David Hume saved up his money for a guillotine, but he was shocked to learn that shipping and handling were not included in the cost.
So, he borrowed a horse and cart from friends, and headed out to the craftsman to pick up his guillotine.
Despite having directions and a detailed map, he never did manage to find his way out to the craftsman’s.
“This is more difficult than going from ‘is’ to ‘ought’!” he whined.
The horse wondered how Hume managed to pay the craftsman in the first place, let alone submit the order.
But nobody listens to horses.
H.L Mencken said that Puritanism is the haunting fear that someone, somewhere may be happy.
As first, I thought that this was Cherophobia, the fear of happiness and gaity, but H.L Mencken was very specific about the happiness being in others, not the Puritans themselves, which is quite an understandable mistake if you know any Puritans.
Sure, they’ll deny it, but Puritans are a very unhappy bunch. And they want to share that unhappiness.
At least they’re nice enough to share, right?
If only they were willing to share ice cream and bubblegum like that.
Those unhappy jerks.
Whenever someone says that dead men tell no tales, it’s obvious that they haven’t ever been to Necropolis, Kenya.
Not only does Necropolis have a population boom problem, but they have a severe shortage of paper.
The ruling elite came up with a brilliant solution to both problems: write everything down on the skin of people who have starved to death.
Okay, so the dead really aren’t telling any tales, and it’s dead men and women.
Plus, they’re all black, so it’s kind of hard to read the ink, even on the light-skinned ones.
Let’s just ship them some Kindles.
Every year on Martin Luther King’s birthday, the reverend’s ghost wakes from his eternal dream.
He peers from his tomb, across the moat, and into the offices of The Center Of Nonviolent Change.
The dream. The dream where his children would be judged one day by the content of their character.
His daughter was talking to copyright attorneys, setting rates for the use of his legacy, and organizing the takedown notices and lawsuits for those who refused to pay royalties.
“I wished for so much more for you,” he whispered.
Then he settled back into his tomb for another year.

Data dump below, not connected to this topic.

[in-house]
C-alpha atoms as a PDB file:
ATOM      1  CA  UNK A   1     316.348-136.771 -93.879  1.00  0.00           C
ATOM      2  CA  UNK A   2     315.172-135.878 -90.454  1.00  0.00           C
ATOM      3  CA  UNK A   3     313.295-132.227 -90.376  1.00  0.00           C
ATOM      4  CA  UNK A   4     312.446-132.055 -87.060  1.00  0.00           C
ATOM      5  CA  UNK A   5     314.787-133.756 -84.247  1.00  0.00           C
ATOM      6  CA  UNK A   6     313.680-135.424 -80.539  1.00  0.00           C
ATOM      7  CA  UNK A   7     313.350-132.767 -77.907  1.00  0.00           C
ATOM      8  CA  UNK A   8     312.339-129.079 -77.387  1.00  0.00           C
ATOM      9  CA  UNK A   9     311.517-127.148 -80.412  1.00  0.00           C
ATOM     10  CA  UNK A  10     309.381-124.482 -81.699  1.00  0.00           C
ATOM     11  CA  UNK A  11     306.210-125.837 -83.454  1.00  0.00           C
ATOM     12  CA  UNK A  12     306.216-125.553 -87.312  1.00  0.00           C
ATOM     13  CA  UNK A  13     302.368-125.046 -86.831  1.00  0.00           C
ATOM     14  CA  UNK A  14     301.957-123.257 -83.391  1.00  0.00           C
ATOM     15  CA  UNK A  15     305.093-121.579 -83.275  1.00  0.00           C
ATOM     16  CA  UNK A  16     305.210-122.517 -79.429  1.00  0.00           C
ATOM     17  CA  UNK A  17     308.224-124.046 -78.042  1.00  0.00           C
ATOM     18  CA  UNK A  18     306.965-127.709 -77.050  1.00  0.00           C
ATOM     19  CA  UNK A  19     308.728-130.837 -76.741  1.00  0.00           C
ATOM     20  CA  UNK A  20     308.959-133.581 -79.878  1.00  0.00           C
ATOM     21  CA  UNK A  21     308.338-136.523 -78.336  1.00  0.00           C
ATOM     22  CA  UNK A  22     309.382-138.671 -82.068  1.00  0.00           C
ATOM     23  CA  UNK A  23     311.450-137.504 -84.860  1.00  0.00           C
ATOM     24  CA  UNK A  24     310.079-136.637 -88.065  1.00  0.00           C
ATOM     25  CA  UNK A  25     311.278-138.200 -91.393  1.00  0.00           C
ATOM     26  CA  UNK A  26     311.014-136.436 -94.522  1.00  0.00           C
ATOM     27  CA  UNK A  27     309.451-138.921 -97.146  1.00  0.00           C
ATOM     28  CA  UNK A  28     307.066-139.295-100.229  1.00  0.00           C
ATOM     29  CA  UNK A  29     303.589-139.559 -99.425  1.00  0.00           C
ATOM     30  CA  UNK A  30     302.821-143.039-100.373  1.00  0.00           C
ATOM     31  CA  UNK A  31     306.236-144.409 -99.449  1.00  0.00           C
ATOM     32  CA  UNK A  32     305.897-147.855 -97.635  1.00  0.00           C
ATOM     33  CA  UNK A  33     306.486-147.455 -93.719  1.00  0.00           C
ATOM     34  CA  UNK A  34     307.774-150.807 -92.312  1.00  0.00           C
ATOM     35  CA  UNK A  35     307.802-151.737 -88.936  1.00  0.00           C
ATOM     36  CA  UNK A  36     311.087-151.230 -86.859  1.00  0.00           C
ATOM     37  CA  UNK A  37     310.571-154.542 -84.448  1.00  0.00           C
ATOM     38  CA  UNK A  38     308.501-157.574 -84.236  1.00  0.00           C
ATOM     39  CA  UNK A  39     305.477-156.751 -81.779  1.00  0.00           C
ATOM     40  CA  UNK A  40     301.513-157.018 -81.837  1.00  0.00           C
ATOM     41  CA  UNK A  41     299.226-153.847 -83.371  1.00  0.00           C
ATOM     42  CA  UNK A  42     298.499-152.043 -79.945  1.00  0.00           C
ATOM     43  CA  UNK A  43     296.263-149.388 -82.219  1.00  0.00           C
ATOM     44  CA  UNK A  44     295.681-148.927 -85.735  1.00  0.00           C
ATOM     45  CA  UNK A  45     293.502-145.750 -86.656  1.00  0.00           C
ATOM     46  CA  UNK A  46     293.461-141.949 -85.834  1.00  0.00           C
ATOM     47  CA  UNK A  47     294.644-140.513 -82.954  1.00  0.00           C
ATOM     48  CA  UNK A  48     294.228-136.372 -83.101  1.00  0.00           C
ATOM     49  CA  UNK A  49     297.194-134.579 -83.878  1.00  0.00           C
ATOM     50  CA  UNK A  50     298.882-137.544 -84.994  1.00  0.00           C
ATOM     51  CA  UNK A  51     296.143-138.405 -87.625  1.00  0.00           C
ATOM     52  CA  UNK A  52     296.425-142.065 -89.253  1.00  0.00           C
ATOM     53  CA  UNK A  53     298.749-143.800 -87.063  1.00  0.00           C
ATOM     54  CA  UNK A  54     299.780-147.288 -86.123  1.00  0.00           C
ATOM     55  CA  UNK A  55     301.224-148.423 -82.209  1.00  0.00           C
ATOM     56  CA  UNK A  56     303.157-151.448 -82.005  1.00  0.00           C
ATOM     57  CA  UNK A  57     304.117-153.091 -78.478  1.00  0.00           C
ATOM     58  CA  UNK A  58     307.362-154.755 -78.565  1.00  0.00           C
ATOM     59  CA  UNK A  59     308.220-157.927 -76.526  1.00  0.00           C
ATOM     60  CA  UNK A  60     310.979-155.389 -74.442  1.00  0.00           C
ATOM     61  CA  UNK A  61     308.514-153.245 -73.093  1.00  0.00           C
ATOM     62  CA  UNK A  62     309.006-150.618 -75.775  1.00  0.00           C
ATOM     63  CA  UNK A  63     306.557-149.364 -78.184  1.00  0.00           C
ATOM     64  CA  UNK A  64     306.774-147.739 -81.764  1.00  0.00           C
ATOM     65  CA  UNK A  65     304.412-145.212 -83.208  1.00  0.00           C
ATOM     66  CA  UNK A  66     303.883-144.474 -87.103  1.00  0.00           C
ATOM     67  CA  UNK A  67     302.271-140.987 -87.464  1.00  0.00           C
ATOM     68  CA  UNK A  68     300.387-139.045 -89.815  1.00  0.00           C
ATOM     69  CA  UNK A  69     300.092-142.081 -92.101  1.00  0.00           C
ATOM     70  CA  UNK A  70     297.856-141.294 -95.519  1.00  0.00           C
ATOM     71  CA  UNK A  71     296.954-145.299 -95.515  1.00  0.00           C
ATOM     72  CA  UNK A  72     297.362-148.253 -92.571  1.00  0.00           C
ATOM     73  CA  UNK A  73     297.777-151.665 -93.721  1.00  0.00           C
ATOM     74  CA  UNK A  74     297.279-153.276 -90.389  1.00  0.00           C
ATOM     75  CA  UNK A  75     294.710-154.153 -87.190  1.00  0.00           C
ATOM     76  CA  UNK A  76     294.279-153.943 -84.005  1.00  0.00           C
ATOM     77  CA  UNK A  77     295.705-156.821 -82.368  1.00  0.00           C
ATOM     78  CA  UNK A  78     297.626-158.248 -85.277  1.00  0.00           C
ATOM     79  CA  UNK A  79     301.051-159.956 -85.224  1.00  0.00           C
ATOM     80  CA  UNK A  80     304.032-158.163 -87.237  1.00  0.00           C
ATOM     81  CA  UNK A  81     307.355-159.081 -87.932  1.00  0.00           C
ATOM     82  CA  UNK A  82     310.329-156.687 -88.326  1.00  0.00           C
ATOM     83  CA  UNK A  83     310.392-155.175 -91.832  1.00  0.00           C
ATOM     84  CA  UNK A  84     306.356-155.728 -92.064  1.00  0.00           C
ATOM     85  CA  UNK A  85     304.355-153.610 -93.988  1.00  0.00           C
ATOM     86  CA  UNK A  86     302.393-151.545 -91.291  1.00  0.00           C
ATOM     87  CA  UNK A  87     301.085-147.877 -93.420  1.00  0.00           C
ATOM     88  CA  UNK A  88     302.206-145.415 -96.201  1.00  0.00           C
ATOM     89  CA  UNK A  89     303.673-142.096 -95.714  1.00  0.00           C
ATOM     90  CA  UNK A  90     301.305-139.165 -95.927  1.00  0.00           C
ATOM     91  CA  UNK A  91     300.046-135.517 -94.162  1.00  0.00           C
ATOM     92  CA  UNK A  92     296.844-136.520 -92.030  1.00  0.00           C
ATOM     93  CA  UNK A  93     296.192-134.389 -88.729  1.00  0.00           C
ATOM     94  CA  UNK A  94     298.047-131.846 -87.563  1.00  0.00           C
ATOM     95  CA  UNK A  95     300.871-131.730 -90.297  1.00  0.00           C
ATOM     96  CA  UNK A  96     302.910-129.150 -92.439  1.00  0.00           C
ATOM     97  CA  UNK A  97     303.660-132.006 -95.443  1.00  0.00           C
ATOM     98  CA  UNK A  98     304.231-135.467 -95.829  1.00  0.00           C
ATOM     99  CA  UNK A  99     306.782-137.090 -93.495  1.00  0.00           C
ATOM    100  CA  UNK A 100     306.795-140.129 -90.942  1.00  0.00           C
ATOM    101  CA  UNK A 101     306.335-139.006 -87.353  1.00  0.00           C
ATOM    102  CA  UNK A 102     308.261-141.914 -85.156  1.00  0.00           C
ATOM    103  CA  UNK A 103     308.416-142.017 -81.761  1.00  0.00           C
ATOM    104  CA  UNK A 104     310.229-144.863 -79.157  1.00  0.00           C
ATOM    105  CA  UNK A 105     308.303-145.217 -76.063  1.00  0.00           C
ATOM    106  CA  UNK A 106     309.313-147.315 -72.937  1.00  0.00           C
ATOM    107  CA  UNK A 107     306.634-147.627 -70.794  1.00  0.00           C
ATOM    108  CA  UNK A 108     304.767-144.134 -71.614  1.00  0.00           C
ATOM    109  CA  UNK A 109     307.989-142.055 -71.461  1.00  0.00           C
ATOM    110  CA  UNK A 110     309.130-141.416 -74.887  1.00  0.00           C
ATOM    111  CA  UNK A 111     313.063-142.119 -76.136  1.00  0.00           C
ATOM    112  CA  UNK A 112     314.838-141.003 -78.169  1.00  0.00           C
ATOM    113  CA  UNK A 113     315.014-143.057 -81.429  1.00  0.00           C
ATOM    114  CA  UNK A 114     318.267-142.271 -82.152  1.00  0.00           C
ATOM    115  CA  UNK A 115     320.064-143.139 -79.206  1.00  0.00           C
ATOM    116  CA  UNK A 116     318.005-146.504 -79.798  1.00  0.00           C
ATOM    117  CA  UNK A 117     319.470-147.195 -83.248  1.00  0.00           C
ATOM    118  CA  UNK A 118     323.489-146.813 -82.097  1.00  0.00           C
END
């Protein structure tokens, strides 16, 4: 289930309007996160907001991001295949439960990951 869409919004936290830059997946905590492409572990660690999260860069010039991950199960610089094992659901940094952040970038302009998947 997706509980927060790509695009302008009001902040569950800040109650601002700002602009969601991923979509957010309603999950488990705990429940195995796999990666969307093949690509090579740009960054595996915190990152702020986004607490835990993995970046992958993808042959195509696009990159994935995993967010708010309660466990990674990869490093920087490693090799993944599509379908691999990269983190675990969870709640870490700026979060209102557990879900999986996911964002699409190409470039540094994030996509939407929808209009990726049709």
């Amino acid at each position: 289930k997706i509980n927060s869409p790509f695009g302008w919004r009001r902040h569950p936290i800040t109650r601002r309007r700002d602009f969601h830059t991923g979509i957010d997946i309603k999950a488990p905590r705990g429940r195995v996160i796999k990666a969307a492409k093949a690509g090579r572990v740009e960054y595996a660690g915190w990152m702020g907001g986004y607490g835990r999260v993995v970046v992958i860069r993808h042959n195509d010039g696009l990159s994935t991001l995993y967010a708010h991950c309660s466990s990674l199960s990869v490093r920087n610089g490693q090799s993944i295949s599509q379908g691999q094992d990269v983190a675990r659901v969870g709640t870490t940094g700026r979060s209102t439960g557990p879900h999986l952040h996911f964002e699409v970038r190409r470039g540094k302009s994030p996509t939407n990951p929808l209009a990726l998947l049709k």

Freddy says that he’s sick as a dog, so he can’t meet up with me at our favorite bar.
Sick dog? Is one of your dogs sick? I ask.
I’m a vet. I take care of Freddy’s dogs. He’d have said something if one was sick.
“No, as sick as a dog!”
Oh, I must have misheard him.
I guess I’m getting to be as deaf as a post.
Freddy works for The Post. As an ombudsman. He has to listen all day to readers.
He swore and hung up. I guess he heard me the wrong way or something.
A madman killed John Lennon.
Another tried to kill Ronald Reagan.
And then another attacked an actress and killed her.
They all had my book.
They all said to understand what they did, read the book.
What I put in there.
It was the truth about the phonies.
Not the evil these people did.
Their evil. They murdered. Murdered.
Not me. They.
That is the truth.
No, I have not stopped writing.
I cannot stop writing.
Writing the truth.
But I can stop publishing.
Because phonies will read my writing if I don’t.
And they will murder. They will kill.
It was the best of tricks, it was the worst of tricks.
Sidney Carton could pass for Charles Darnay, and the others thought he was going to trade places with the doomed Frenchman.
Lucie would get her husband back, while Sidney would lose his head.
“Am I really going to do this?” he asked himself, facing the moment of truth.
“Hell no,” was his answer, but he said it in French with his impression of Darnay’s voice.
Then he had himself smuggled out of the prison as Darnay.
Lucie wasn’t fooled one bit. But she grew to love him anyway.